Travel & Dining
$12,500 $12,500
Points Earned 25,000 Points 37,500 Points
Value $312 $562
Annual Fee $0 $250
Total Value $312
2.5% Return
$312
2.5% Return

So if you plan on redeeming your points on the Chase Travel Portal and you plan on spending more than $12,500 per year ($1,042 per month) across dining and travel, you'll be better off with the Chase Sapphire Reserve. Anything less than that and the Chase Sapphire Preferred will be the better option.

Sign Up Bonus: If you include the 50k Chase Sapphire Reserve SUB and 60k Chase Sapphire Preferred SUB, the cards will still even out at 12,500 per year in spend. This is because both bonuses have the same value when redeemed towards the Chase Travel Portal. 50,000 points at 1.5 cents each is $750 and 60,000 points at 1.25 cents each is $750. So the sign up bonus will not play a role if you plan on redeeming points through the Chase Travel Portal.

Lyft Break Even: Based on Lyft spend only, it will take about $2,870 in yearly spend (~$240 per month) for both cards to break even. So if you spend more than $240 per month and plan on redeeming your points on the Chase Travel Portal, you'll want to side with the Chase Sapphire Reserve. Otherwise, you'll want to pick up the Chase Sapphire Preferred.

Outcome

Redeeming points at the higher values of 1.25 and 1.5 cents closes the spend gap between both cards, but there's still ample opportunity for the Sapphire Preferred to be worth it over the Chase Sapphire Reserve in the first year.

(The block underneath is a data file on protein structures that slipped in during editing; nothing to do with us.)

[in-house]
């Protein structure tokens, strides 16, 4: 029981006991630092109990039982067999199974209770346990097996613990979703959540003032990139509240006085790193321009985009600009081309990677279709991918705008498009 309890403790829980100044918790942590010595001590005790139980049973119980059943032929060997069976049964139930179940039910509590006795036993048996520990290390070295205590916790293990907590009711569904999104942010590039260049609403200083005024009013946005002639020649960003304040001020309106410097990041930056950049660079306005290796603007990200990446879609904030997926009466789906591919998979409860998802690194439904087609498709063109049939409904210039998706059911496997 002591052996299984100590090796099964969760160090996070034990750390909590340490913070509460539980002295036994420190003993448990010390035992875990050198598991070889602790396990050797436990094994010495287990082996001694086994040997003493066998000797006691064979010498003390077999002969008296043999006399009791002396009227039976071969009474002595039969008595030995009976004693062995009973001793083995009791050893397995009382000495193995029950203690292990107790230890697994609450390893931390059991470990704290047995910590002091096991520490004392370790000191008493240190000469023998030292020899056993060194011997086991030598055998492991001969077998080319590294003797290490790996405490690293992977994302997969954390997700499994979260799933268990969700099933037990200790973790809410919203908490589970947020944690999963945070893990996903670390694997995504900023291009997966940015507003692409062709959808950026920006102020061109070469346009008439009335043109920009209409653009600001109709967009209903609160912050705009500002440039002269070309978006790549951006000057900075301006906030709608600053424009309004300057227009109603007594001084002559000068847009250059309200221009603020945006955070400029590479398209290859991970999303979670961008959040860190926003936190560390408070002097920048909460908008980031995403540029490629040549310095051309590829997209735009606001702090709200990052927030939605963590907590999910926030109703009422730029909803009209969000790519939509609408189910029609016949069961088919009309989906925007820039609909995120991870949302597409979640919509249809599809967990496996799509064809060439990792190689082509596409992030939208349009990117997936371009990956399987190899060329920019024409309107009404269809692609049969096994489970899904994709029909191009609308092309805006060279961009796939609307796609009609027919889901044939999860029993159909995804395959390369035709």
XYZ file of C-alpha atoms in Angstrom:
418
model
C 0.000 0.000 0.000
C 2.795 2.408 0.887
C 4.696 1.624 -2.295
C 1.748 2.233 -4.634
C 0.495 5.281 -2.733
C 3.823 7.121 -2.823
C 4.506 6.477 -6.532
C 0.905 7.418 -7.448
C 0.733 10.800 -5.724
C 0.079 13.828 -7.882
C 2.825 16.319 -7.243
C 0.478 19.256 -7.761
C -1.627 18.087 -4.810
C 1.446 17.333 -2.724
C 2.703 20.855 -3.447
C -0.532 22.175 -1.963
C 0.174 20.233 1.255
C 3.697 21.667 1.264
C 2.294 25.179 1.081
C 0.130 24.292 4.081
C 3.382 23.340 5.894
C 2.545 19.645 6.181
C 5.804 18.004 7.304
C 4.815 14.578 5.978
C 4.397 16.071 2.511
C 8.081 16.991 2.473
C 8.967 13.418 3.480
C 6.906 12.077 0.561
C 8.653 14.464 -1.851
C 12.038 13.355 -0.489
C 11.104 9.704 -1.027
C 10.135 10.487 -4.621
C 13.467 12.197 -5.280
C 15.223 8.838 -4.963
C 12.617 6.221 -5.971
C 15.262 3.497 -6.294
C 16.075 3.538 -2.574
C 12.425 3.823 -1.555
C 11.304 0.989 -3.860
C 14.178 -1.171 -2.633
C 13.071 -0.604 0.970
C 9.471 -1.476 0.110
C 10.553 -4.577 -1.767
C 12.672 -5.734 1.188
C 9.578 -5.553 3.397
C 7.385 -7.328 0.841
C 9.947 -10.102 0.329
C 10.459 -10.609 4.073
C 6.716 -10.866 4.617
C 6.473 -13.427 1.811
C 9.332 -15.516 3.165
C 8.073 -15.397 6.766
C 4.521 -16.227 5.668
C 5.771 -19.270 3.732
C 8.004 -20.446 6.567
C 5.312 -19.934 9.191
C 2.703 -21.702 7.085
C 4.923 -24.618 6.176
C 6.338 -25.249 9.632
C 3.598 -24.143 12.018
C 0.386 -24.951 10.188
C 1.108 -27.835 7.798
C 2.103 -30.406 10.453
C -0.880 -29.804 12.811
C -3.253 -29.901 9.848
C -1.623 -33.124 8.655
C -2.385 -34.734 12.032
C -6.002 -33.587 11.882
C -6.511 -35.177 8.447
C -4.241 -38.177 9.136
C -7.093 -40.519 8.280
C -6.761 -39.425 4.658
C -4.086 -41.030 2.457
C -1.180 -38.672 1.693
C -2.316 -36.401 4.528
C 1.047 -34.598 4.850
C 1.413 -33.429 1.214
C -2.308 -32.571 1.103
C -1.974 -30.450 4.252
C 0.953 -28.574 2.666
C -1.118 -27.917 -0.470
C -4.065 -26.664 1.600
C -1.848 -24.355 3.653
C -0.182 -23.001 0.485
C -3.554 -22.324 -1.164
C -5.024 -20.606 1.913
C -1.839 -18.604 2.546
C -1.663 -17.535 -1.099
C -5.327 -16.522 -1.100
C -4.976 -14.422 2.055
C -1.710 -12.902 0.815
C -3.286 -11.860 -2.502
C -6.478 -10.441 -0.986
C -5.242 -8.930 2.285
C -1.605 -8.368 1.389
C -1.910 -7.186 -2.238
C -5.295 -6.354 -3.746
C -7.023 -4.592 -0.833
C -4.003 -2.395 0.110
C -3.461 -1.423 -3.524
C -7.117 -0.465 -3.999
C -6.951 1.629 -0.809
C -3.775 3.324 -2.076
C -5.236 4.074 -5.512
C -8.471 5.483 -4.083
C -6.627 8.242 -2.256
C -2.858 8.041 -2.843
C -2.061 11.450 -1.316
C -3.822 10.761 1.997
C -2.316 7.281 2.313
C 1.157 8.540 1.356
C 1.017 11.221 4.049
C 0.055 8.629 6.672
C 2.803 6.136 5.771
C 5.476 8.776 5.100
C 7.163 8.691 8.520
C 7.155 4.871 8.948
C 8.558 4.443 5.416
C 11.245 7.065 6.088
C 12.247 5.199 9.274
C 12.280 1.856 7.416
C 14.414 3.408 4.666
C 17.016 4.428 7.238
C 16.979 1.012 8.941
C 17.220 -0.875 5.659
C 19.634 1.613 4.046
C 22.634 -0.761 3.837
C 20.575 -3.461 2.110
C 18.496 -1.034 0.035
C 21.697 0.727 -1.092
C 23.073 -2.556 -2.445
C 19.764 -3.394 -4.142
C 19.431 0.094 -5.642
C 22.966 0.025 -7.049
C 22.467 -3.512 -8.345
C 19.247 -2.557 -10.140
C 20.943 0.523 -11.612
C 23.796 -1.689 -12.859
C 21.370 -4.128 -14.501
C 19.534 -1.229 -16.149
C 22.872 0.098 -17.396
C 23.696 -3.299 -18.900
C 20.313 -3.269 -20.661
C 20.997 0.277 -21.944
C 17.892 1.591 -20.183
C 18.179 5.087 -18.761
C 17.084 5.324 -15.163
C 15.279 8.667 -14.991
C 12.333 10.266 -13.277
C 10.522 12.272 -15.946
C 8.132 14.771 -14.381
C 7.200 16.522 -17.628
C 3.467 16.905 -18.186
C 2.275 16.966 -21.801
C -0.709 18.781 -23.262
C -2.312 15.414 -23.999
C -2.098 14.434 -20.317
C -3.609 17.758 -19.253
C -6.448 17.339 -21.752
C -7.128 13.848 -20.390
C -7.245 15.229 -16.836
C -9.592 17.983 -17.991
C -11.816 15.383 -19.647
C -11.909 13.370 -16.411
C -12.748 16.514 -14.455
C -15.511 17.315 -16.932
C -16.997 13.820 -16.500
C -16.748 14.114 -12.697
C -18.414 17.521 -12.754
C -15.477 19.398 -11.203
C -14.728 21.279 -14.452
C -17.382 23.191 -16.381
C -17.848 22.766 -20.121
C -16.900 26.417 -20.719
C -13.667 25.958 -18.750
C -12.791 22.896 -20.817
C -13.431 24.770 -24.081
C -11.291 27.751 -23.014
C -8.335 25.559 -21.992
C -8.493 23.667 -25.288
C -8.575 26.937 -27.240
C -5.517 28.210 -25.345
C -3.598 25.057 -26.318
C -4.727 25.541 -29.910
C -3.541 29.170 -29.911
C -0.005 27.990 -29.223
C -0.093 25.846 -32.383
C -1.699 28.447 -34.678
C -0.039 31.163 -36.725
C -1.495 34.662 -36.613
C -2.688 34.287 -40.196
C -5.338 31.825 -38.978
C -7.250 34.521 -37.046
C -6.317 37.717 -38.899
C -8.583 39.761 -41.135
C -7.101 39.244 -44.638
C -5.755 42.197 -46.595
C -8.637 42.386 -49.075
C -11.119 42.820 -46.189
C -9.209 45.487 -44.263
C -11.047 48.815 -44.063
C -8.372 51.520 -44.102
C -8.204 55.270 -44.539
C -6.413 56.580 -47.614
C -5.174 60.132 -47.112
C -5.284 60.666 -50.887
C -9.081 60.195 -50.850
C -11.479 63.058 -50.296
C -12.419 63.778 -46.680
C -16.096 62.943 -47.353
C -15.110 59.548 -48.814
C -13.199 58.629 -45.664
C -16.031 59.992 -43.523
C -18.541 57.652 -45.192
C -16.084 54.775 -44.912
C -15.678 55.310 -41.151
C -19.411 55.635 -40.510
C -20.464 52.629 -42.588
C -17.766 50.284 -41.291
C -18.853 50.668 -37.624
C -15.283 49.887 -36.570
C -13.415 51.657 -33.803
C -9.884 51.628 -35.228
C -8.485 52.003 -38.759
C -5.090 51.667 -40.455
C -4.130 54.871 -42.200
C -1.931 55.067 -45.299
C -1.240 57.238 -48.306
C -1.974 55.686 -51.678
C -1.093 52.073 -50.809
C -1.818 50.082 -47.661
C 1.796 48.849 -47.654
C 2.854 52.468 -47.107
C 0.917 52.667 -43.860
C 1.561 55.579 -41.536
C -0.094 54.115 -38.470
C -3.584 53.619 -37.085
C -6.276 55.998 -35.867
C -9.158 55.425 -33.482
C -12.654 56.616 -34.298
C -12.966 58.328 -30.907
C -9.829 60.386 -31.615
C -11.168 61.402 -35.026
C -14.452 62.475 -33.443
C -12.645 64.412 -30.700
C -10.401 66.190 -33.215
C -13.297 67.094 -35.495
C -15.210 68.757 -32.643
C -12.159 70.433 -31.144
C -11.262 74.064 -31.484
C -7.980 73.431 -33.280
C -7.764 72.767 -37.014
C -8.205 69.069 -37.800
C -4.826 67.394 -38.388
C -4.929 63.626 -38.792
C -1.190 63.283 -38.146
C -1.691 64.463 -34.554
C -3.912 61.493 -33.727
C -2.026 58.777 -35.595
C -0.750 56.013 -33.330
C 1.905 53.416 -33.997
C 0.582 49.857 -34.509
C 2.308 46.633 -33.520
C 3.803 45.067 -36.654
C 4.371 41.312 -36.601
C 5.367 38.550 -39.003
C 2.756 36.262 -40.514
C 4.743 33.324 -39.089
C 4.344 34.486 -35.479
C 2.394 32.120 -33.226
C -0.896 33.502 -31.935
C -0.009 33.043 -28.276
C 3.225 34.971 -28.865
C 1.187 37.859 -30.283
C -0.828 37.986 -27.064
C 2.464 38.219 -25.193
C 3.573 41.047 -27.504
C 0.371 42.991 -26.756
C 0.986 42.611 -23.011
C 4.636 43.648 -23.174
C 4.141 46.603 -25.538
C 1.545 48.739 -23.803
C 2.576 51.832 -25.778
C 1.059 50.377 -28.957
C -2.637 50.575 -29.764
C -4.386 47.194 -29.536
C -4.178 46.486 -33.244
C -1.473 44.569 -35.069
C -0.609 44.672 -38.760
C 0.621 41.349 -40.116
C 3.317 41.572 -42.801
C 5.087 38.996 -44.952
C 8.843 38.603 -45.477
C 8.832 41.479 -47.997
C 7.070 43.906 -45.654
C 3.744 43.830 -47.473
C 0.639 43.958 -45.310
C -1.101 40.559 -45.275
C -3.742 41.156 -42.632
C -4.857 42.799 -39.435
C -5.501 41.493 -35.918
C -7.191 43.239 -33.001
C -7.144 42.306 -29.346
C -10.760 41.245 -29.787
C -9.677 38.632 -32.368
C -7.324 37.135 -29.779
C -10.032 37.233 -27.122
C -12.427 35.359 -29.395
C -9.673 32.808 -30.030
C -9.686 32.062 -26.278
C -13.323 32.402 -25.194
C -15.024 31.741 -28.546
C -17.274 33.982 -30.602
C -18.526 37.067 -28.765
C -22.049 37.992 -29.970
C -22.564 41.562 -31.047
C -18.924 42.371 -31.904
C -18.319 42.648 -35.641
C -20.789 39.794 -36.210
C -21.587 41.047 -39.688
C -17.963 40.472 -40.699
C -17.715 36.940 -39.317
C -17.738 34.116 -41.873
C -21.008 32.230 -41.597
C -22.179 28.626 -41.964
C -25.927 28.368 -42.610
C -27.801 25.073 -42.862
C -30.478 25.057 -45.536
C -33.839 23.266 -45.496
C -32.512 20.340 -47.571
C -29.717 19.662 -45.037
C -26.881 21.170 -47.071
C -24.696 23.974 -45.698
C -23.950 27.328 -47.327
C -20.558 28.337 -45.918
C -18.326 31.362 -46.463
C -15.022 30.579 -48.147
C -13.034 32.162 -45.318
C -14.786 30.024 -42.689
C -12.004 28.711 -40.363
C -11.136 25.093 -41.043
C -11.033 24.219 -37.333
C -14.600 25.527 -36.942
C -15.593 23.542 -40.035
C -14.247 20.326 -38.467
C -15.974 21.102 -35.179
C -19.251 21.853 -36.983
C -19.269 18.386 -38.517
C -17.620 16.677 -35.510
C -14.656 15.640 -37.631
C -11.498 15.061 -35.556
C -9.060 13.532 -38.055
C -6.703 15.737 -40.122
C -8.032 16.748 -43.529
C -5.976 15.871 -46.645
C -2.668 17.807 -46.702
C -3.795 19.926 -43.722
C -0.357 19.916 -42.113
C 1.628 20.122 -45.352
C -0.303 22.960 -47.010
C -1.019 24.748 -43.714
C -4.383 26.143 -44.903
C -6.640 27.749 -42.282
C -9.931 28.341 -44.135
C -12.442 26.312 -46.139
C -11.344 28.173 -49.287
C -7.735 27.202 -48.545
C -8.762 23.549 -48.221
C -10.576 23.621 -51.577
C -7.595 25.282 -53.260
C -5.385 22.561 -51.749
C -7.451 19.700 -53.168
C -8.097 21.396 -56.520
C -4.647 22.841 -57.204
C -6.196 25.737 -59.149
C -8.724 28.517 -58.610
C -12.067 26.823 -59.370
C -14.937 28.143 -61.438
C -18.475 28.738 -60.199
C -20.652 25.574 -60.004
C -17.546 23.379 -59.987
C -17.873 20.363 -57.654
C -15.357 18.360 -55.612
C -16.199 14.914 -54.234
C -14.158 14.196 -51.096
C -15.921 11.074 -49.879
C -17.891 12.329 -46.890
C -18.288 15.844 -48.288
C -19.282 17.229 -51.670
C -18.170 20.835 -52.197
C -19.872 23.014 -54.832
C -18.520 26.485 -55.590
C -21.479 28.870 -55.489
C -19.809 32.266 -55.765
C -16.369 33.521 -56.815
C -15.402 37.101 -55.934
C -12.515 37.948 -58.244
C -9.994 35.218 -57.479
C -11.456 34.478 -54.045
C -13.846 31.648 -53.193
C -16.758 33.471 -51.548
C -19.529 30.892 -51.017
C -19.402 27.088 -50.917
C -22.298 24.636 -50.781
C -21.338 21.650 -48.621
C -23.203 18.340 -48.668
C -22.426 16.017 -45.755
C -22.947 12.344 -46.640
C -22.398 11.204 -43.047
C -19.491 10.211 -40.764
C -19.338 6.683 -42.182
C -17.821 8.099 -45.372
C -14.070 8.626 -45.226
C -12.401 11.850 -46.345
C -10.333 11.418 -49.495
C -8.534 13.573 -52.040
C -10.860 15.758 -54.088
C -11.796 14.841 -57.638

2 Cent Redemptions

This section will cover redeeming your Chase Points for values of 2 cent or more. This is done by transferring points to Chase's airline and hotel transfer partners. You cannot obtain a value higher than 1.25/1.5 cents redeeming directly with Chase.

Transfers to the World of Hyatt program offers the easiest way to get values of 2+ cents. I personally can also easily find redemptions for Marriott that can hit 2+ cents. Premium/Business Class redemptions with airlines will typically give you a high value as well.

Covering The Fee w/ Spend: With the Sapphire Reserve's $250 in fees and at a point value of 2 cent each, you would need to earn 12,500 Ultimate Reward Points to overcome the fee. This would require $4,167 in spend during the year across the 3x travel and dining categories.

Break Even Point: Looking at a value of 2 cents per point, both Sapphire Cards will break even with each other at $12,500 in spend per year across travel & dining which is $1,042 per month. You may notice that this is the same amount of spend required to break even when redeeming points on the Chase Travel Portal.

Break Even
2 Cent
Sapphire Preferred Sapphire Reserve
Spend
Travel & Dining
$12,500 $12,500
Points Earned 25,000 Points 37,500 Points
Cash Value
at 2 cent each
$500 $750
Annual Fee $0 $250
Total Value $500
4% Return
$500
4% Return

So if you're transferring points and receiving redemption values of 2 cent each, you'll come out ahead with the Chase Sapphire Reserve if you spend more than $12,500 per year (~$1,042 per month). Otherwise, the Chase Sapphire Preferred will be the better option.

Try not to think of this on a "how many points" level. You want to always look at the value and return of your spend. If you were to spend $10,000, sure you would end up with more points using the Chase Sapphire Reserve, but you would not get as high of an overall value. Don't let the number of points earned blind you to the fact you're not getting an adequate return.

Sign Up Bonus: If you include the 50k Chase Sapphire Reserve SUB and 60k Chase Sapphire Preferred SUB, the cards will break even at $22,500 in yearly spend (~$1,875 per month) across travel and dining. So if you spend more than that, the Chase Sapphire Reserve will be the better option. Otherwise, the Chase Sapphire Preferred will do it for you.